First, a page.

New oil sanctions start to bite Iran

The impact of Western sanctions on Iran’s oil industry in 2012 is clear in new data released by the US Department of Energy. Its oil exports have tumbled to a 26-year low, while its oil revenues have fallen to a three-year low.

Sanctions are hurting Iran, with oil production and exports collapsing. But Tehran is making up much of the losses through higher oil prices. Consumers in Asia and Europe are shouldering much of the pain instead.

The US Department of Energy estimates that Iran sold overseas about 1.5m barrels a day last year, the lowest amount since 1986 and down 40 per cent from 2.5m b/d in 2011.

Since the loss of Iranian crude helped to keep oil markets tighter than they otherwise would have been, Tehran was able to recoup some of the losses through higher selling prices. The US government estimates that Tehran pocketed $69bn last year selling its crude, down 27 per cent from $95bn in 2011.

The drop in Iranian oil revenues is substantial. The country’s economy is suffering, with the exchange rate between the local currency and the US dollar falling sharply. But Iran still earned more last year selling its oil overseas than in any year before 2008. Last year’s revenues of $69bn are the fourth highest on record in nominal terms, below 2011, 2010 and 2008.

But the situation could change this year. A new set of sanctions became effective in April that will largely prevent Tehran repatriating oil revenues from its big Asian customers such as Japan, India and South Korea.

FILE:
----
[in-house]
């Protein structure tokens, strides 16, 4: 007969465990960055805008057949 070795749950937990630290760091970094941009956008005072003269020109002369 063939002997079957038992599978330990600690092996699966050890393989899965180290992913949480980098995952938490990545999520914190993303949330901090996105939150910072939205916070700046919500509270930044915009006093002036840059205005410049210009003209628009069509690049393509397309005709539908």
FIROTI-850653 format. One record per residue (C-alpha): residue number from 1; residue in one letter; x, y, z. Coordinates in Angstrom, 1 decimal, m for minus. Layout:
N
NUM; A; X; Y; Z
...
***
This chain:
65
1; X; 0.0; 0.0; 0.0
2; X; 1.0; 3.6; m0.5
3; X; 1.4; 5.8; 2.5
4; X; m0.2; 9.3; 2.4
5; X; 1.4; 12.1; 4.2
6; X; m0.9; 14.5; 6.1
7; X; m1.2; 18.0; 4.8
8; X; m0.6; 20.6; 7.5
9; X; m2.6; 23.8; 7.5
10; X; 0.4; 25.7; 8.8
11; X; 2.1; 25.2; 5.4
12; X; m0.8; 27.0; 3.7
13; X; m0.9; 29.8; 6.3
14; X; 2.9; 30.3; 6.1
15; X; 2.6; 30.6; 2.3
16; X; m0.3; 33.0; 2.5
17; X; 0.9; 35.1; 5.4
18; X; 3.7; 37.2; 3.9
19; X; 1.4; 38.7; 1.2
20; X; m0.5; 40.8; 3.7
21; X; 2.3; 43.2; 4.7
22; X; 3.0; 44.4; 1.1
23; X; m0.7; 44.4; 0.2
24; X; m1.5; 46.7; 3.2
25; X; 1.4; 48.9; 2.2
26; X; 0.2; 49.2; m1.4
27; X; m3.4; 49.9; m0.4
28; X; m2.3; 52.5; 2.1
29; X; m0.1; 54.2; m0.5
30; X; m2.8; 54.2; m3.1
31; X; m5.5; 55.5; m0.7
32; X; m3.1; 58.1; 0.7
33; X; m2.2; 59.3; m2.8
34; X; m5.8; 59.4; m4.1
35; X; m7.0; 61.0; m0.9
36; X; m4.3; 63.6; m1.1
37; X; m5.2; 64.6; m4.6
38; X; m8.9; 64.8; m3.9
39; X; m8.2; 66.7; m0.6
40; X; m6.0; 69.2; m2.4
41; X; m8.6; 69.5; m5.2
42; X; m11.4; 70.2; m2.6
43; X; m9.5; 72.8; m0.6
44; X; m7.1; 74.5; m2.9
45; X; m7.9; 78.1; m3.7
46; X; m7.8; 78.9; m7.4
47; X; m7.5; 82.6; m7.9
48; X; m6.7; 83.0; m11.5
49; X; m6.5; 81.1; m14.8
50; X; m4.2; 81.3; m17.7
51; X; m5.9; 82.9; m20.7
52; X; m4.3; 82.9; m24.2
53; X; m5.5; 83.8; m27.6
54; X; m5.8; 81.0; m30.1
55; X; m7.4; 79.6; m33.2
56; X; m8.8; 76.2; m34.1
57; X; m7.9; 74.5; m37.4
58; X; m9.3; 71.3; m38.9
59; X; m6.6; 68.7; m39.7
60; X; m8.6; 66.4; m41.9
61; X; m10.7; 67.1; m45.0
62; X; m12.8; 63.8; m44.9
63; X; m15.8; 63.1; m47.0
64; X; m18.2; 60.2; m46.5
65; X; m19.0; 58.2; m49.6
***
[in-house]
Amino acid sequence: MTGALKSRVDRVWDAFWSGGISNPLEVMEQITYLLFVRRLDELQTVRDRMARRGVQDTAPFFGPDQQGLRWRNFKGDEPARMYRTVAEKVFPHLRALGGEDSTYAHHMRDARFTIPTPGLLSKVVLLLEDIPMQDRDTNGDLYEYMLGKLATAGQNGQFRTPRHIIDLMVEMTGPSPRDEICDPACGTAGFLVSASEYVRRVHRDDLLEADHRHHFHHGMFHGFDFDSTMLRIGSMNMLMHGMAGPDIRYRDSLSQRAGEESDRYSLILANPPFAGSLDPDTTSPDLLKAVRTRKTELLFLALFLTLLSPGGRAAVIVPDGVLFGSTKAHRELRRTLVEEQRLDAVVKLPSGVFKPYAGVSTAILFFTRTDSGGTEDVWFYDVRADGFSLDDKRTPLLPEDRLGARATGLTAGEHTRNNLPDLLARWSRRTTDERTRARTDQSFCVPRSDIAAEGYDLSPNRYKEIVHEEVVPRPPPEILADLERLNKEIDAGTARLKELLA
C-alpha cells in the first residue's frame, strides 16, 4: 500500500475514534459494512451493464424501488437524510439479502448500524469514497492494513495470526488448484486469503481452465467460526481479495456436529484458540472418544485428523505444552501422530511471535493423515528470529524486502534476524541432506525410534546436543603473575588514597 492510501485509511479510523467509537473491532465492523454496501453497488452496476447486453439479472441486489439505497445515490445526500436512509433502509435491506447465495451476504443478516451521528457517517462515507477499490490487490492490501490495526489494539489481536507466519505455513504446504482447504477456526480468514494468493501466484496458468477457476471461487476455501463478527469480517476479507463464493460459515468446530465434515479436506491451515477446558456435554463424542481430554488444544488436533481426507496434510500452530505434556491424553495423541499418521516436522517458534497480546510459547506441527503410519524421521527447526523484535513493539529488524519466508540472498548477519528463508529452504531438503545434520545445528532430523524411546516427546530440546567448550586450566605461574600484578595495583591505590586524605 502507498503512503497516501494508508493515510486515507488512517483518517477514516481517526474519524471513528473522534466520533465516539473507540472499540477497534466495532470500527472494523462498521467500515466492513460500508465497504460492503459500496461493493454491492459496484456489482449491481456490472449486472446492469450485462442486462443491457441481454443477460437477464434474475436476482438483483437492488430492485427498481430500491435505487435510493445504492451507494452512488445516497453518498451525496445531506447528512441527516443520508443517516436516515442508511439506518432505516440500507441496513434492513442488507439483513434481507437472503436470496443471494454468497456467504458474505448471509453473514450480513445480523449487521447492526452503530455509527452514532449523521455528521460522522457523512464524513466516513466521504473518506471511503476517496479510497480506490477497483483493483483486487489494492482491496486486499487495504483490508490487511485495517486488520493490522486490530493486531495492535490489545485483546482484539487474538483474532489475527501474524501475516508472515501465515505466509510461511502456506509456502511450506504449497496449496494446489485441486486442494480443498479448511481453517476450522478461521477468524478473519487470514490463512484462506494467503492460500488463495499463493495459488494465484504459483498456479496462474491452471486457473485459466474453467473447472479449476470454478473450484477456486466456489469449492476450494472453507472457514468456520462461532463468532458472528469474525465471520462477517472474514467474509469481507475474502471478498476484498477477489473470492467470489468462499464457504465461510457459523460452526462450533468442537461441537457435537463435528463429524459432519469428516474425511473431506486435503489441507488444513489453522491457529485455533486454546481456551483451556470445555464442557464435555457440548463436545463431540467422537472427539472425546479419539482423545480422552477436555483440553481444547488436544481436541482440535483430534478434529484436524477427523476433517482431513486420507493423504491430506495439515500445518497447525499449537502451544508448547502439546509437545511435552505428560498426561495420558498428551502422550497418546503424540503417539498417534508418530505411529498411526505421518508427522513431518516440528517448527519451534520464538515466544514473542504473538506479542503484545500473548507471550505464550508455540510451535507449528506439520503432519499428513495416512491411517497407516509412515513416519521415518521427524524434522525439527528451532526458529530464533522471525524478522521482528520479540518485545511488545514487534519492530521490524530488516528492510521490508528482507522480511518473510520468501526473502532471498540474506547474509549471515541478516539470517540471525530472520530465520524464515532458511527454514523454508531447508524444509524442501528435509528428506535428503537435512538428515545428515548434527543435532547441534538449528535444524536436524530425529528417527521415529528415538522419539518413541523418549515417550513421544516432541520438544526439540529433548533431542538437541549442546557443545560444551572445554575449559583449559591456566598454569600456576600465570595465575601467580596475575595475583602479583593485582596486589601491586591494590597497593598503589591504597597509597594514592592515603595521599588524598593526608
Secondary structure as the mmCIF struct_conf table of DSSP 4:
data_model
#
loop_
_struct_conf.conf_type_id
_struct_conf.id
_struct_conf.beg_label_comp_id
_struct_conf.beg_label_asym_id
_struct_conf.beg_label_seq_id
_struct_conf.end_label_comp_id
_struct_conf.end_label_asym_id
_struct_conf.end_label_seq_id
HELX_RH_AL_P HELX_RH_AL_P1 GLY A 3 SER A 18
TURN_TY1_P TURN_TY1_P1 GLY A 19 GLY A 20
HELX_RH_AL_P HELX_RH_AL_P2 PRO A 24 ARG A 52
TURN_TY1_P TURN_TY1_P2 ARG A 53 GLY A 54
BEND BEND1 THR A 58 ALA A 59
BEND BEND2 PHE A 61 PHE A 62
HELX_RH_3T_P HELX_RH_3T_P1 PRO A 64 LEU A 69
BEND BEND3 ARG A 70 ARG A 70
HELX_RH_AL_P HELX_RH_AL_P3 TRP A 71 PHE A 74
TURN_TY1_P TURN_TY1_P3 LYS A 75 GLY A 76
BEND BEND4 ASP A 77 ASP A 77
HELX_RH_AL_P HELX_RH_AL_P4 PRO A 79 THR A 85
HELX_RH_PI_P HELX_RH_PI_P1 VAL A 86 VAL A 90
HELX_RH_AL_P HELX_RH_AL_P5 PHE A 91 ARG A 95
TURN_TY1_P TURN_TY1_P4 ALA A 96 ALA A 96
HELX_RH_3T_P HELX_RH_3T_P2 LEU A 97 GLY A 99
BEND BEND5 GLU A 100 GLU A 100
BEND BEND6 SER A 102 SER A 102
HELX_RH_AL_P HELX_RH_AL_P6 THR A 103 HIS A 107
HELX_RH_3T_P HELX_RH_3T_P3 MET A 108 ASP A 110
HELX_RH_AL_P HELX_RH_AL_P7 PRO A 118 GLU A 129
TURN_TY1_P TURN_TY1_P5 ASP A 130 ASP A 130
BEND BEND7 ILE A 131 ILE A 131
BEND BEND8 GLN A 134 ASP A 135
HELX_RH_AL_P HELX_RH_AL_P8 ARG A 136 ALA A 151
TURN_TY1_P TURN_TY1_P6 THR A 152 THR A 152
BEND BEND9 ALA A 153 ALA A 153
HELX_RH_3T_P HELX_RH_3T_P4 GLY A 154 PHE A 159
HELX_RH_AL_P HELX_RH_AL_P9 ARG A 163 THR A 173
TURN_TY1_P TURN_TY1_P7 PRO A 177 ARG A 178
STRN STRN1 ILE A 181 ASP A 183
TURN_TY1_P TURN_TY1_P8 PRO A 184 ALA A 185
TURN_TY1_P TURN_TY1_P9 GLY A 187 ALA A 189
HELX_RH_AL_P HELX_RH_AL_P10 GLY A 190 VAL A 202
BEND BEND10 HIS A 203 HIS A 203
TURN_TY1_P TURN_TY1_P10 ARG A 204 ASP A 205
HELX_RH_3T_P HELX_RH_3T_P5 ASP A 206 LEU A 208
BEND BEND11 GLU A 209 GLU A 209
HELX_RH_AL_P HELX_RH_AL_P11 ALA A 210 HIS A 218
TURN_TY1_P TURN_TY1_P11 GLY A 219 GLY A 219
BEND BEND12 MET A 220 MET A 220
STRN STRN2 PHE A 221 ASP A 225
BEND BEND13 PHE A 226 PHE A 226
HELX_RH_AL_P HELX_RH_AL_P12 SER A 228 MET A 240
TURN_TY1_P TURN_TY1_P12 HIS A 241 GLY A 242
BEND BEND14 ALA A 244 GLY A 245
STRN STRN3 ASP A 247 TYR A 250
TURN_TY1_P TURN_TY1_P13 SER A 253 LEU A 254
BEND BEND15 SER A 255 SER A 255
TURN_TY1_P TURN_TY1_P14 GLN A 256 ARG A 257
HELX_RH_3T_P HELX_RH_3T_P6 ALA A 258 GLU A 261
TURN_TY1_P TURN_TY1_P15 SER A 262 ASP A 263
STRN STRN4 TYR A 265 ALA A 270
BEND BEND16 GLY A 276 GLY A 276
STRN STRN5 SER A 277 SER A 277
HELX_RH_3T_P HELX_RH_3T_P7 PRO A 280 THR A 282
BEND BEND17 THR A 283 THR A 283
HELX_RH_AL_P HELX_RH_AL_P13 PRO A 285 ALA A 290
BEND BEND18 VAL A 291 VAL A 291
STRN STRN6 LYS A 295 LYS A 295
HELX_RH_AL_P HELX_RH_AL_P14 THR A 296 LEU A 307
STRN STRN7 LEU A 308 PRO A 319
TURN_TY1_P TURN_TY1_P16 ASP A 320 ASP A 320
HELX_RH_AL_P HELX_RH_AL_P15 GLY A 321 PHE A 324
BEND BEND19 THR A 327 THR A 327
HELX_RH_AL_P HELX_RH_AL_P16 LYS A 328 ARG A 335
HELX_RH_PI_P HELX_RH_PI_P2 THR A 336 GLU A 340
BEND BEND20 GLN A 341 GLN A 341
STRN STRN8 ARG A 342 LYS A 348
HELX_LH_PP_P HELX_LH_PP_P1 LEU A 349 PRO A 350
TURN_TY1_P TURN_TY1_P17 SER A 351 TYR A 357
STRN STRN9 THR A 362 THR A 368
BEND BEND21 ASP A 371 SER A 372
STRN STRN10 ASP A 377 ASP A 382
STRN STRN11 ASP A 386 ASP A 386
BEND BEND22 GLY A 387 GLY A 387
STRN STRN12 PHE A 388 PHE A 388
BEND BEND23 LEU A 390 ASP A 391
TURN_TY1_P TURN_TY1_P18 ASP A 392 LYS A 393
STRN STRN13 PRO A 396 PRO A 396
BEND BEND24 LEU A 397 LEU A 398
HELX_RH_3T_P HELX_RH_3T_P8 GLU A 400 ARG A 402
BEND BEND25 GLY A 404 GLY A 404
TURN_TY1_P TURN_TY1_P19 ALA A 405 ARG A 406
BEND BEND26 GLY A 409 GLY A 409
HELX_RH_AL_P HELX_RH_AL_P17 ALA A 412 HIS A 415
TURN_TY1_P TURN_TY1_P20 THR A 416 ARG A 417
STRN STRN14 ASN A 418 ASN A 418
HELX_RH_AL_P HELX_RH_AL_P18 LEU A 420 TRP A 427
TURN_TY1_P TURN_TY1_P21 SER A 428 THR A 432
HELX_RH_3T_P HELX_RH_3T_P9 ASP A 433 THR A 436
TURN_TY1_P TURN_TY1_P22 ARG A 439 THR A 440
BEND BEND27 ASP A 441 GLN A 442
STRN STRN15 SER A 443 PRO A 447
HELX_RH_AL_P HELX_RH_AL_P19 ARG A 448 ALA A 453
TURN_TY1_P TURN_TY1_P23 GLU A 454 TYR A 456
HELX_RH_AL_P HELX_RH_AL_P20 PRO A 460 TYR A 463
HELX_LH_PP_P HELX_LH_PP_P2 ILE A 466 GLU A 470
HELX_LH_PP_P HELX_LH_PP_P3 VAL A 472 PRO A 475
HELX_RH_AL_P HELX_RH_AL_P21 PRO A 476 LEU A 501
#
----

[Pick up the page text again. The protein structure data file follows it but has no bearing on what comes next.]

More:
In addition, Brussels has made clear that European insurers – and reinsurers – can no longer cover refineries that process Iranian crude.

“The new provision will mostly affect refiners in South Korea and India, which rely heavily on European insurance providers,” the US Department of Energy said this month. “The new sanctions may further affect Iran’s exports and production over the next few months as refiners try to find alternative suppliers of insurance.”

Iran is already parking an unusually large amount of barrels in supertankers off its coast due to a lack of buyers in Asia. This build-up in stocks tends to happen every year in early spring due to refinery maintenance in Asia. But the rise in inventories seems larger than in the past. At some point, Tehran will be forced to cut already low production.

The build-up could be an early indication that the new sanctions are reducing the appetite in Asia for Iranian crude, just as the price of the commodity weakens. If the trend of lower Iranian oil exports and lower oil prices remains for the remainder of the year, Tehran could suffer significantly more from the sanctions than in 2012.

By Financial Times

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